How Do You Manage Situations With Uncooperative Patients?

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    Doctors Magazine

    How Do You Manage Situations With Uncooperative Patients?

    Dealing with uncooperative patients is a challenge that healthcare professionals from various specialties face. We've gathered insights from five experts, including a Plastic Surgeon and a Clinical Psychologist, to share their experiences. From utilizing an empathetic approach in post-op care to transforming patient attitudes with unbiased support, discover how these seasoned professionals navigate difficult patient interactions.

    • Empathetic Approach to Post-Op Care
    • Corrective Experience for Mental Health Patient
    • Empathy and Information in IVF
    • Art and Music Build Teen Rapport
    • Unbiased Support Transforms Patient Attitude

    Empathetic Approach to Post-Op Care

    Once, I encountered a patient who was very resistant to post-operative care instructions following a cosmetic procedure. Understanding the importance of compliance for optimal recovery, I approached the situation with patience and empathy. I arranged a follow-up appointment and used visual aids to explain the healing process and why each step of the aftercare routine was crucial.

    To make it more relatable, I compared the recovery steps to maintaining a piece of fine art—both require careful attention and respect for the process. By framing the instructions in a way that resonated with his interests, the patient became more cooperative and engaged in his recovery. This approach not only improved his outcome but also strengthened our rapport.

    David Hill, MD
    David Hill, MDPlastic Surgeon & Medical Director, Fulcrum Aesthetics & Surgery

    Corrective Experience for Mental Health Patient

    Working with inpatient populations can be challenging because the level of mental illness is so severe that oftentimes, they are not even aware that they are being 'uncooperative.' I remember working with an older, Black man with schizophrenia who had been in and out of different facilities since his first psychotic break in college. For that reason, he had a considerable amount of trauma around medical care and, more specifically, with certain providers who he felt were untrustworthy.

    He came into—and disrupted—my process group one day, throwing the worksheets on the floor and insisting to the attendees that I was 'just like the rest of those crooks who aren't trying to help but just control y'all.' The group looked at me expectantly to see how I would handle the disruption, and I realized in that moment that I could model a corrective emotional experience for that man and for everyone present.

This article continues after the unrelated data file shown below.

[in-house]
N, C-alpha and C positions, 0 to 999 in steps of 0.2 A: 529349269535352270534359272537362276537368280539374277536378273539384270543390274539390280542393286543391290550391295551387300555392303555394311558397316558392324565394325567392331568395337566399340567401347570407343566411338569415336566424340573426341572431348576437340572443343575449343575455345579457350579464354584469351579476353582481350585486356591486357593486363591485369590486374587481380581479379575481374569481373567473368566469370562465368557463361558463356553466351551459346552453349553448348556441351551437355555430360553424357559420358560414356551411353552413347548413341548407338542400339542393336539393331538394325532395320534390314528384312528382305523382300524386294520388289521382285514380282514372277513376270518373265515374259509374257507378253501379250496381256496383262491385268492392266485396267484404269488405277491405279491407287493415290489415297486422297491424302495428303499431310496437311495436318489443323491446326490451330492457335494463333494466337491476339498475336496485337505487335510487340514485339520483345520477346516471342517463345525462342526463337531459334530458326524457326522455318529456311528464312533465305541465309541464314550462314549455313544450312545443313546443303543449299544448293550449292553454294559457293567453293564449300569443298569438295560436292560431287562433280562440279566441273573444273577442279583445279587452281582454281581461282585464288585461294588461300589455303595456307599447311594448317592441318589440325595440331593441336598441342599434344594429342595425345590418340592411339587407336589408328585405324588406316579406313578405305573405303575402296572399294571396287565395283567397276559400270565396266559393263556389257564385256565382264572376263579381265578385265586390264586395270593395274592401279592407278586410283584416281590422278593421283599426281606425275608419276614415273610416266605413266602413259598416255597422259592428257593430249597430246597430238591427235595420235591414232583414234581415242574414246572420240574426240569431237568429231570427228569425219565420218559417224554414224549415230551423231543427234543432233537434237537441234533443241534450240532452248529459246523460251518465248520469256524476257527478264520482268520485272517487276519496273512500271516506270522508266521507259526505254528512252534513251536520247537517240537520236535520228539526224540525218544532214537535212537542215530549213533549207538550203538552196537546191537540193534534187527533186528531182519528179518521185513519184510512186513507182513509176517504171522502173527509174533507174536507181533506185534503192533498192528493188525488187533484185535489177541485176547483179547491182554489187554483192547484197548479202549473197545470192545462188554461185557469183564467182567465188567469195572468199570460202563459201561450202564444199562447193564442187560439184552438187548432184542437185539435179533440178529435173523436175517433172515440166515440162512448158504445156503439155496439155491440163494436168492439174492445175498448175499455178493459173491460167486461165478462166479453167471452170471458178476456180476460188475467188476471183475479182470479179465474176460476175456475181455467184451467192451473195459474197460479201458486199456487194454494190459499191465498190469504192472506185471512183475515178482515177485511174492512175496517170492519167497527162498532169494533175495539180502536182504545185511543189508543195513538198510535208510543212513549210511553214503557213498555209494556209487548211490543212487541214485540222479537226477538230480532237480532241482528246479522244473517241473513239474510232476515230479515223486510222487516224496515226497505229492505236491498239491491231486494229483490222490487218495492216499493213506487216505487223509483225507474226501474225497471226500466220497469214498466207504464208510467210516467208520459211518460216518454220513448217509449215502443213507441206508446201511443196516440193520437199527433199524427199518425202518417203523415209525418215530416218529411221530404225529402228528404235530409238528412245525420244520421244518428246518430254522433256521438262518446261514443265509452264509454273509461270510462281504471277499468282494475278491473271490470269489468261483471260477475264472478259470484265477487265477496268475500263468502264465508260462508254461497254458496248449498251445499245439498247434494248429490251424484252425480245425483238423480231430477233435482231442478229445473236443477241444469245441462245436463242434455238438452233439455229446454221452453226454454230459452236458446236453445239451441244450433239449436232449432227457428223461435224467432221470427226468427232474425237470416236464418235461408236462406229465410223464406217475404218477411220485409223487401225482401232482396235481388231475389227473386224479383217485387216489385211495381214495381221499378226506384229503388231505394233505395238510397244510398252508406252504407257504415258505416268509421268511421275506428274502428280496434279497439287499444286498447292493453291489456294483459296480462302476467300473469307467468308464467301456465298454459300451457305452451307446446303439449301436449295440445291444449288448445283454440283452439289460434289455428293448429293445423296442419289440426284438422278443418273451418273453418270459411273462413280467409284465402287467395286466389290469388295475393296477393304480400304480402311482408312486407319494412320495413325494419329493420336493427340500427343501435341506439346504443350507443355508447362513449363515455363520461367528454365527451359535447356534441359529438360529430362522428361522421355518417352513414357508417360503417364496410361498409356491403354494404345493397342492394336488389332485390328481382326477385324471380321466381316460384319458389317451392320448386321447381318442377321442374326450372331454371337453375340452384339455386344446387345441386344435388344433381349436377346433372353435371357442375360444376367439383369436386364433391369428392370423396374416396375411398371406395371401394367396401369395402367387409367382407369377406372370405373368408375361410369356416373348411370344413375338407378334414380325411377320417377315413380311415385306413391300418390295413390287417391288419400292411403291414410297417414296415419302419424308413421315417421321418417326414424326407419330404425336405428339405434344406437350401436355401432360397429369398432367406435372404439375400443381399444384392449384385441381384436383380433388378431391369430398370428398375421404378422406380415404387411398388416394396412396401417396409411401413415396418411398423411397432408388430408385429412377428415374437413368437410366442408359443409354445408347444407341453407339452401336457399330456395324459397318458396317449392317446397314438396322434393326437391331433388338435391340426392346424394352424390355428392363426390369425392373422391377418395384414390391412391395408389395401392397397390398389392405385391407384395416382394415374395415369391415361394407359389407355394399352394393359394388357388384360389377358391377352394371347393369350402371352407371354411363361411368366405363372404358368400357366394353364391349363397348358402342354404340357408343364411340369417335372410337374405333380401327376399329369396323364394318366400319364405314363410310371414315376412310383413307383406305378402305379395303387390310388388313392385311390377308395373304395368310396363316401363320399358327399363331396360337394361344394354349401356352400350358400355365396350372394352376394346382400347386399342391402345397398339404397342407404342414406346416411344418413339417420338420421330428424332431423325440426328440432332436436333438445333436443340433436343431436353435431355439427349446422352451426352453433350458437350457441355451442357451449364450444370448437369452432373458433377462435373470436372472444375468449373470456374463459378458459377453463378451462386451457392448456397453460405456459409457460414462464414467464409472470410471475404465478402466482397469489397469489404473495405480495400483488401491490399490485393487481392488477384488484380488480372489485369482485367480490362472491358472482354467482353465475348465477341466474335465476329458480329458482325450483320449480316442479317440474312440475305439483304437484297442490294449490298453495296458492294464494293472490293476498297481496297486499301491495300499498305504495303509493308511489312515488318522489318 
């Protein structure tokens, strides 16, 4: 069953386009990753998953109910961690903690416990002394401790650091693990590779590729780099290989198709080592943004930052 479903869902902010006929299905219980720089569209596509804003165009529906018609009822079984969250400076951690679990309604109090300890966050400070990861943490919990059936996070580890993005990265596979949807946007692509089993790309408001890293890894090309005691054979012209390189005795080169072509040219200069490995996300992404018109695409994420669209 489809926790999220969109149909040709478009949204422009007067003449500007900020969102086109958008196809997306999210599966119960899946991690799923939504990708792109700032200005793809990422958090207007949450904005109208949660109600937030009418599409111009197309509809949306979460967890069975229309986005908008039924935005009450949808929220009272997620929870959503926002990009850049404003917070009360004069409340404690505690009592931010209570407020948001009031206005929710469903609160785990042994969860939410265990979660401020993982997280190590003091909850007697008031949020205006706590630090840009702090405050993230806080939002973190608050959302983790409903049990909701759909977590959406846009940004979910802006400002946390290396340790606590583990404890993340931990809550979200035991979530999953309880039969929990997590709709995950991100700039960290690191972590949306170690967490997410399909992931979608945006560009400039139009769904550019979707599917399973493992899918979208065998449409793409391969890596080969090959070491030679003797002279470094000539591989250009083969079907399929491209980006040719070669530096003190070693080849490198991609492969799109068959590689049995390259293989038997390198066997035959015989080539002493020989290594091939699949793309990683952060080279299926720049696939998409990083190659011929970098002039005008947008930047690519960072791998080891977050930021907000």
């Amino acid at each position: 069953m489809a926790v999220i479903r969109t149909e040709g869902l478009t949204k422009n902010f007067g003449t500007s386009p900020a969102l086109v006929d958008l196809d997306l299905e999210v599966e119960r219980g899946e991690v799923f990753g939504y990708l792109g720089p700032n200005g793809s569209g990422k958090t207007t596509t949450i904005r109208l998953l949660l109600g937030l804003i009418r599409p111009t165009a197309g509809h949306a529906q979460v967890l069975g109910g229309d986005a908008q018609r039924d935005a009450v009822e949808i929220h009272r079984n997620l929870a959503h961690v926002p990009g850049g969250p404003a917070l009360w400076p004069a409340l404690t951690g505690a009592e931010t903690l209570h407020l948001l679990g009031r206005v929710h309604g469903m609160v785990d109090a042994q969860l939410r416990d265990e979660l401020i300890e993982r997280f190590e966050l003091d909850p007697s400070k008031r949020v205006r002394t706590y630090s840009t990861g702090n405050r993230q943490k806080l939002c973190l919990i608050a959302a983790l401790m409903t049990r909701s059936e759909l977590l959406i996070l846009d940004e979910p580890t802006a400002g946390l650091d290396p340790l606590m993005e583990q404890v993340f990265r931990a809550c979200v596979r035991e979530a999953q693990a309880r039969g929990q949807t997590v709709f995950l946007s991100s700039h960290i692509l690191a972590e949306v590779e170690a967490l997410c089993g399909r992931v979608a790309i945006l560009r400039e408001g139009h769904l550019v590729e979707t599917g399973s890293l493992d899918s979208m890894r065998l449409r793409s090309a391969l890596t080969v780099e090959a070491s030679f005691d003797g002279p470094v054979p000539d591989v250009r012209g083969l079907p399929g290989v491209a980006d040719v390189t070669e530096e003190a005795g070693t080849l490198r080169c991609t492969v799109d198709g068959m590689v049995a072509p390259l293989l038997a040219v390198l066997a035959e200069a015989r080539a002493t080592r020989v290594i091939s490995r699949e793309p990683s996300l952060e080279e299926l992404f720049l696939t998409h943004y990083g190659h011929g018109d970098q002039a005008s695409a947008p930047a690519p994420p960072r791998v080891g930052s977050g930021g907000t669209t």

I said, 'Wow, that sounds awful to have to deal with crooks who only want to control you. I'm sorry that that has been your experience. Can you tell me more?' To my—and, frankly, everyone else's—surprise, he sat down and regaled the group with not just tales of his hospital experiences but his life overall.

    He was open and transparent and presented completely differently than he had upon entering, and I maintain that it was my willingness to meet him where he was at with kindness and curiosity, rather than as the 'authority' in the dyad, that fostered that change.

    Ang Romulus
    Ang RomulusClinical Psychologist, Create Outcomes

    Empathy and Information in IVF

    In IVF, emotions run high. Once, a patient felt all their embryos wouldn't implant. We listened to their worries, explained the success rates, and offered alternative options. By addressing their fears and providing clear information, they felt empowered. In the next cycle, with open communication, they achieved a pregnancy. Empathy is key in navigating these challenging moments.

    Goral Gandhi
    Goral GandhiEmbryologist, Goral Gandhi-Best Embryologist in Mumbai

    Art and Music Build Teen Rapport

    In my practice, I once worked with a teenage client referred by their parents due to severe anxiety and truancy. The client was initially reluctant to engage in conversations and often responded with hostility or silence. I chose to build rapport through non-traditional means, incorporating art and music, which were areas of interest to them. Gradually, this approach facilitated open communication, and the client began to express their feelings and fears. Together, we developed coping strategies tailored to their unique situation, leading to a noticeable improvement in their attendance and overall well-being.

    Kristie Tse
    Kristie TseFounder & Therapist, Uncover Mental Health Counseling

    Unbiased Support Transforms Patient Attitude

    Handling an uncooperative patient is definitely challenging, but it's not uncommon in our line of work at Choices Women's Clinic. Our goal is to always provide unbiased, informative, and supportive care, regardless of the patient's initial attitude or resistance.

    One notable experience involved a young woman who was visibly distressed and initially combative about receiving any advice. She hadn't planned her pregnancy and was overwhelmed with fear and uncertainty. I took a patient and nonjudgmental approach, allowing her to vent her frustrations. Then, I gently guided her through our services without pushing any specific decision. By offering her an ultrasound and a confidential space to discuss her options—including parenting, adoption, or abortion—she began to see that we were there to support her, not judge her.

    By the end of our consultation, she felt empowered and even thanked us for allowing her the space to make an informed decision. This example underscores the importance of empathy and patience in dealing with uncooperative patients. Providing accurate information and respecting their autonomy can often transform resistance into cooperation.

    Vicky Mathews
    Vicky MathewsOwner, Choices Women’s Clinic